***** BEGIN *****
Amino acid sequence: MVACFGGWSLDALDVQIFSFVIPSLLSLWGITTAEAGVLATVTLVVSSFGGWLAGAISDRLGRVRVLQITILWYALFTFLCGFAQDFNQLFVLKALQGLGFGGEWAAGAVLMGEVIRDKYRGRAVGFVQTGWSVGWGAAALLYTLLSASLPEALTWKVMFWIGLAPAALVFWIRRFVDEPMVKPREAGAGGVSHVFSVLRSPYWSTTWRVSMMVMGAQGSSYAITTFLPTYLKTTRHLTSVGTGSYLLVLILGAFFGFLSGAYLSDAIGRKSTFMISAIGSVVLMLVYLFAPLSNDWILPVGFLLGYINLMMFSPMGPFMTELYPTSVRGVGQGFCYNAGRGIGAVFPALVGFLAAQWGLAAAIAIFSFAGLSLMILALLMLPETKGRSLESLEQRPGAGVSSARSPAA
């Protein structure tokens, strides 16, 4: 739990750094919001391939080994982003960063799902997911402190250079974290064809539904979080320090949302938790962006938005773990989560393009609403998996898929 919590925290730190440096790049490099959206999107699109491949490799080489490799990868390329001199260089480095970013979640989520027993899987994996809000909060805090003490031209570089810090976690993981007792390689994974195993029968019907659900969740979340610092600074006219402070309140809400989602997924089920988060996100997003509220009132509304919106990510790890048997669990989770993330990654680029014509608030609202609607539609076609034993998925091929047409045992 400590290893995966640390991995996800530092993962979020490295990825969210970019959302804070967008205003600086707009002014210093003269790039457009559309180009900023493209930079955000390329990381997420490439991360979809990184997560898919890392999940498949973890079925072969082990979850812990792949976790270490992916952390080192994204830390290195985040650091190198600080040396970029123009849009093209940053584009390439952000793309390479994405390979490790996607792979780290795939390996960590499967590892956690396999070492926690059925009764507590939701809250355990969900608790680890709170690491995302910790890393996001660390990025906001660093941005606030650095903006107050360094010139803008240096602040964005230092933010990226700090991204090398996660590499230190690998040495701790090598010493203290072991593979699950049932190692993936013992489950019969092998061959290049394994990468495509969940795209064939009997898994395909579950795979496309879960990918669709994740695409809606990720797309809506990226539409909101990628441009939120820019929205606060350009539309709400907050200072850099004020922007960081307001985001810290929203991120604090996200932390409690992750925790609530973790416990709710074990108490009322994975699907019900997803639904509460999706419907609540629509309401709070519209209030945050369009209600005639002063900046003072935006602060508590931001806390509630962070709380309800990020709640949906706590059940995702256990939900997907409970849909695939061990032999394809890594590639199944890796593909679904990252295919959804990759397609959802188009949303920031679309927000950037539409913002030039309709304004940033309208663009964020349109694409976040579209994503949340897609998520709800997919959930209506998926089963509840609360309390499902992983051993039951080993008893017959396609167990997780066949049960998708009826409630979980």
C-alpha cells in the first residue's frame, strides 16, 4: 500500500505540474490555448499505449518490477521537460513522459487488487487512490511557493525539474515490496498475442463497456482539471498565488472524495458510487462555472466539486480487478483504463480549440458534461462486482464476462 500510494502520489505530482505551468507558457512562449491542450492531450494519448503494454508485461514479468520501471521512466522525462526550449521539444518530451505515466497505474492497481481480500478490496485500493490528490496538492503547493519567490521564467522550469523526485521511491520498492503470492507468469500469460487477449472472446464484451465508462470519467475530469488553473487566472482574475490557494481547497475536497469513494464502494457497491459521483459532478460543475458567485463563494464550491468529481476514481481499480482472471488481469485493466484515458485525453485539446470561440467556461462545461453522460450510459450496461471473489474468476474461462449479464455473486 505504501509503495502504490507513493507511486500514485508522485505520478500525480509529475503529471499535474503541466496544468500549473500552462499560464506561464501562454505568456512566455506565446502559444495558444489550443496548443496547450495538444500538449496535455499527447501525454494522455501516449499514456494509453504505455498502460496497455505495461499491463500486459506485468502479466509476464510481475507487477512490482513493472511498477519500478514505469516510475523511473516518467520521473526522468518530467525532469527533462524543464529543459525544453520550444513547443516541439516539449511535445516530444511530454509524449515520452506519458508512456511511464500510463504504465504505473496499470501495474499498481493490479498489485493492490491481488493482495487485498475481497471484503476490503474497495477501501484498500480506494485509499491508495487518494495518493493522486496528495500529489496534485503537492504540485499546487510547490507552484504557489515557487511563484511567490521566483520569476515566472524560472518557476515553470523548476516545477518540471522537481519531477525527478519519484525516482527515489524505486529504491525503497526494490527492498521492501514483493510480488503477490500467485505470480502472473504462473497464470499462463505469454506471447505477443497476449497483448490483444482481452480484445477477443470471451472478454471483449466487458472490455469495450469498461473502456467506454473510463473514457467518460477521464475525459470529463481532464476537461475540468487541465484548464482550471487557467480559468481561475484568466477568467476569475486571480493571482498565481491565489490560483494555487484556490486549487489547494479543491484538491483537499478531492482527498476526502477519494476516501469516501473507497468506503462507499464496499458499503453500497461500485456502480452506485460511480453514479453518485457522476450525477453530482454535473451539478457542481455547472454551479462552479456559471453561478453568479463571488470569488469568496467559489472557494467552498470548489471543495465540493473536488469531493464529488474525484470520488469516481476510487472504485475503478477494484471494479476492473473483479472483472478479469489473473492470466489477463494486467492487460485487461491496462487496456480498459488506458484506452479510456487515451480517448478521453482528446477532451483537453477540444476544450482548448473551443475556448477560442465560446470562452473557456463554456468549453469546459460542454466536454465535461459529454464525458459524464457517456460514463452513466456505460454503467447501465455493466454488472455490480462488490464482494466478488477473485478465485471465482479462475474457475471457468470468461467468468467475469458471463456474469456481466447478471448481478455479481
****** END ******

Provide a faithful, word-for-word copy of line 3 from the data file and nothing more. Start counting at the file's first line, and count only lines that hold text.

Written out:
C-alpha cells in the first residue's frame, strides 16, 4: 500500500505540474490555448499505449518490477521537460513522459487488487487512490511557493525539474515490496498475442463497456482539471498565488472524495458510487462555472466539486480487478483504463480549440458534461462486482464476462 500510494502520489505530482505551468507558457512562449491542450492531450494519448503494454508485461514479468520501471521512466522525462526550449521539444518530451505515466497505474492497481481480500478490496485500493490528490496538492503547493519567490521564467522550469523526485521511491520498492503470492507468469500469460487477449472472446464484451465508462470519467475530469488553473487566472482574475490557494481547497475536497469513494464502494457497491459521483459532478460543475458567485463563494464550491468529481476514481481499480482472471488481469485493466484515458485525453485539446470561440467556461462545461453522460450510459450496461471473489474468476474461462449479464455473486 505504501509503495502504490507513493507511486500514485508522485505520478500525480509529475503529471499535474503541466496544468500549473500552462499560464506561464501562454505568456512566455506565446502559444495558444489550443496548443496547450495538444500538449496535455499527447501525454494522455501516449499514456494509453504505455498502460496497455505495461499491463500486459506485468502479466509476464510481475507487477512490482513493472511498477519500478514505469516510475523511473516518467520521473526522468518530467525532469527533462524543464529543459525544453520550444513547443516541439516539449511535445516530444511530454509524449515520452506519458508512456511511464500510463504504465504505473496499470501495474499498481493490479498489485493492490491481488493482495487485498475481497471484503476490503474497495477501501484498500480506494485509499491508495487518494495518493493522486496528495500529489496534485503537492504540485499546487510547490507552484504557489515557487511563484511567490521566483520569476515566472524560472518557476515553470523548476516545477518540471522537481519531477525527478519519484525516482527515489524505486529504491525503497526494490527492498521492501514483493510480488503477490500467485505470480502472473504462473497464470499462463505469454506471447505477443497476449497483448490483444482481452480484445477477443470471451472478454471483449466487458472490455469495450469498461473502456467506454473510463473514457467518460477521464475525459470529463481532464476537461475540468487541465484548464482550471487557467480559468481561475484568466477568467476569475486571480493571482498565481491565489490560483494555487484556490486549487489547494479543491484538491483537499478531492482527498476526502477519494476516501469516501473507497468506503462507499464496499458499503453500497461500485456502480452506485460511480453514479453518485457522476450525477453530482454535473451539478457542481455547472454551479462552479456559471453561478453568479463571488470569488469568496467559489472557494467552498470548489471543495465540493473536488469531493464529488474525484470520488469516481476510487472504485475503478477494484471494479476492473473483479472483472478479469489473473492470466489477463494486467492487460485487461491496462487496456480498459488506458484506452479510456487515451480517448478521453482528446477532451483537453477540444476544450482548448473551443475556448477560442465560446470562452473557456463554456468549453469546459460542454466536454465535461459529454464525458459524464457517456460514463452513466456505460454503467447501465455493466454488472455490480462488490464482494466478488477473485478465485471465482479462475474457475471457468470468461467468468467475469458471463456474469456481466447478471448481478455479481